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Conspiracy Theorist Slain in Police Shootout

Conspiracy theorist and former militia member William Cooper was slain in a shootout with police.

To many, William Cooper was merely a laughably paranoid, far-right conspiracy theorist. In his famous 1991 book, Behold a Pale Horse, Cooper wrote that President Kennedy was assassinated to prevent the exposure of a secret pact with space aliens.

On his shortwave radio show, Cooper argued that the U.S. government had carried out the Oklahoma City bombing and that it was using remote mind-control devices to establish a socialistic "New World Order."

As it turned out, Cooper, a one-time member of the so-called Second Continental Army of the Republic, was far more dangerous than your garden-variety conspiracy fabulist.

Before law enforcement officers served a warrant for his arrest on charges of aggravated assault with a deadly weapon, Cooper E-mailed pals that "I will ... try to kill as many as I can before they kill me."

He almost succeeded. After shooting a sheriff's deputy twice in the head, Cooper was killed by police on Nov. 6. The deputy is expected to survive.

The firefight was a disastrous ending to a standoff that had begun in 1998 when federal authorities charged Cooper with tax evasion and bank fraud. Hoping to avoid a violent showdown, agents deferred serving the arrest warrant for over three years.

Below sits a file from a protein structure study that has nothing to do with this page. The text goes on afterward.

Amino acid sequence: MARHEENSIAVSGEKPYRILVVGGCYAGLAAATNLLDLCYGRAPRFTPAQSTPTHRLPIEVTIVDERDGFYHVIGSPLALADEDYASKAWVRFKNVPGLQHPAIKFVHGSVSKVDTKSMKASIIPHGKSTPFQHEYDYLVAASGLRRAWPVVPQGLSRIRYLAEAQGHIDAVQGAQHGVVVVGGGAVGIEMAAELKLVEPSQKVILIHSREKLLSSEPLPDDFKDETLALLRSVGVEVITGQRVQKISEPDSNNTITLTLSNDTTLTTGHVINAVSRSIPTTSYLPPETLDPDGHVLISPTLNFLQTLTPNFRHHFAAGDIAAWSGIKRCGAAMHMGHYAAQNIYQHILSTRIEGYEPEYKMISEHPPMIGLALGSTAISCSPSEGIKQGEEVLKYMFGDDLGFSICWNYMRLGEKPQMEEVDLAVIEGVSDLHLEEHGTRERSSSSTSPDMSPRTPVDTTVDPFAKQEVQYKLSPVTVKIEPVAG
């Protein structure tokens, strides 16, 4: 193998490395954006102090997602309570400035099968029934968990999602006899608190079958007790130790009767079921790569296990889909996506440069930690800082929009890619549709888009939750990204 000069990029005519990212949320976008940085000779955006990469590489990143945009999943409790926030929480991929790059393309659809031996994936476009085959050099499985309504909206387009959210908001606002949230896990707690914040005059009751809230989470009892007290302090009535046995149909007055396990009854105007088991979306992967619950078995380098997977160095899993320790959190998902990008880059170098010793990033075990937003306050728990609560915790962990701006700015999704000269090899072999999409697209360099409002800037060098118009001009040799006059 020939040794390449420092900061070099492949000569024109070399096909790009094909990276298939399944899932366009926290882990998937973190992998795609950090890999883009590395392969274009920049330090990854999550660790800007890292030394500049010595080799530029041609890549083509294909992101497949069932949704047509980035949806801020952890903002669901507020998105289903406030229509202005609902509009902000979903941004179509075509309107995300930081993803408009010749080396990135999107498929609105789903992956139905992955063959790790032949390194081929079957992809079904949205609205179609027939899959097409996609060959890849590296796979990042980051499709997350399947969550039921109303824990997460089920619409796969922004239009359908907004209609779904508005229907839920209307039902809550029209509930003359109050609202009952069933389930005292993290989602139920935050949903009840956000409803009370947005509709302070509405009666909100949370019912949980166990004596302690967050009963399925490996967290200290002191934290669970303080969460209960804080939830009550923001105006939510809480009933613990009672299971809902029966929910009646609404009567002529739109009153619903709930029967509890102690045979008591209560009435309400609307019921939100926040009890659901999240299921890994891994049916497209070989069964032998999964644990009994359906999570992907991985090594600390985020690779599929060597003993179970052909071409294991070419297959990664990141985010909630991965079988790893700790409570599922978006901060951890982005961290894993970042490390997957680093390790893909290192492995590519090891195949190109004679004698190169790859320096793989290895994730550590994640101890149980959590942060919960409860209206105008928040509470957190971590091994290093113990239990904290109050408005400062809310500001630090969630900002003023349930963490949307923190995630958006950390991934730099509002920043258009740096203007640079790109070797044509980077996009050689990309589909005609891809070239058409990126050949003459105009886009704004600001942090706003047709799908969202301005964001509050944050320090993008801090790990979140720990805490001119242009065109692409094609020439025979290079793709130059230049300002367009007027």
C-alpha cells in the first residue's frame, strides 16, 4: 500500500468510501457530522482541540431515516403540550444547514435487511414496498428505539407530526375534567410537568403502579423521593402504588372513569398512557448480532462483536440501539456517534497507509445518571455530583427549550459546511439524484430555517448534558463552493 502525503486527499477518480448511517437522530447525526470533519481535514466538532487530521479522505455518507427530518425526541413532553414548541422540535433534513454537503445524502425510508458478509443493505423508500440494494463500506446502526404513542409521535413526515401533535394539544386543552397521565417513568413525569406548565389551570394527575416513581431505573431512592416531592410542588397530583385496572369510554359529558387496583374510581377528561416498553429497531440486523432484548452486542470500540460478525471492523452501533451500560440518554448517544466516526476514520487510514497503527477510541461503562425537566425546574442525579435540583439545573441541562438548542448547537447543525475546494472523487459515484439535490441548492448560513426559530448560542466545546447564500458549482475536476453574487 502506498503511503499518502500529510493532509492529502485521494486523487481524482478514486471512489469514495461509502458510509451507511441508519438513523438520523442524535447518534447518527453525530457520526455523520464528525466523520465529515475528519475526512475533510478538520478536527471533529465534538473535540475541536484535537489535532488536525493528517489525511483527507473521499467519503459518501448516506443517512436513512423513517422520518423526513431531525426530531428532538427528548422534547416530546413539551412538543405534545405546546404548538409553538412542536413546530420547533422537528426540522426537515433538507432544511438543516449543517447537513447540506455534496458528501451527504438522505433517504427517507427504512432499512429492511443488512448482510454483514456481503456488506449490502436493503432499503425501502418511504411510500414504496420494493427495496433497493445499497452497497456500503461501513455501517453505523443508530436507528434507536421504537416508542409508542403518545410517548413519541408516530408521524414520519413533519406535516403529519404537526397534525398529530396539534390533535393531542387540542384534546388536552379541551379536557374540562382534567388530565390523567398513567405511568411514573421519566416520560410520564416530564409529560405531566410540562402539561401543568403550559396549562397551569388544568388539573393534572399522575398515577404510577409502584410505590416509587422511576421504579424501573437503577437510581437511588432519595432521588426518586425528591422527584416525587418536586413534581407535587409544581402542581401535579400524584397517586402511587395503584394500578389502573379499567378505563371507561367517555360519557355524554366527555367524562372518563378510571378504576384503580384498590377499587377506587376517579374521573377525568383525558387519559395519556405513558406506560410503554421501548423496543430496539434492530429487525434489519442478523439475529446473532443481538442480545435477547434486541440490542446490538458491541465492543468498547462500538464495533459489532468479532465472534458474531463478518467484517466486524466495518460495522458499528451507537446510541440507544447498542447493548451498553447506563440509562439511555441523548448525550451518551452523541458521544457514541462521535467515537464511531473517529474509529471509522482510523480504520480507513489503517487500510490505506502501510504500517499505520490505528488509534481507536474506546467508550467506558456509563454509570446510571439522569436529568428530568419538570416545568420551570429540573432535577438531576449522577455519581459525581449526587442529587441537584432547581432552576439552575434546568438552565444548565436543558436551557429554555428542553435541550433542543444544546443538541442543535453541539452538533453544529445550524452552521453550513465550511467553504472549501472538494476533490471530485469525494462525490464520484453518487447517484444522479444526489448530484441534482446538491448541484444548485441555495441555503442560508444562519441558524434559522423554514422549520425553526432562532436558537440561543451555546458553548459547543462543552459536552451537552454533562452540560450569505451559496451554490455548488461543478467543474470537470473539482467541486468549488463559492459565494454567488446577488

Then, last July, a local warrant was issued for Cooper's arrest because he allegedly had left his hilltop property to threaten a passerby with a gun.

In the 17-officer operation in November, two sheriff's deputies disguised as pickup-driving civilians tried to lure Cooper away from his house and his large stock of weapons. Cooper surprised them by driving, not walking, to come scare them off.

When the officers identified themselves, Cooper drove home and then almost killed an officer when he swerved around a roadblock erected in front of his house. He shot the other deputy as he ran from his truck to the house.

William Cooper was killed by multiple shots before he made it inside. An acquaintance of Cooper's said that the officers were lucky to get him when they did, because Cooper kept a semi-automatic AK-47 by the front door.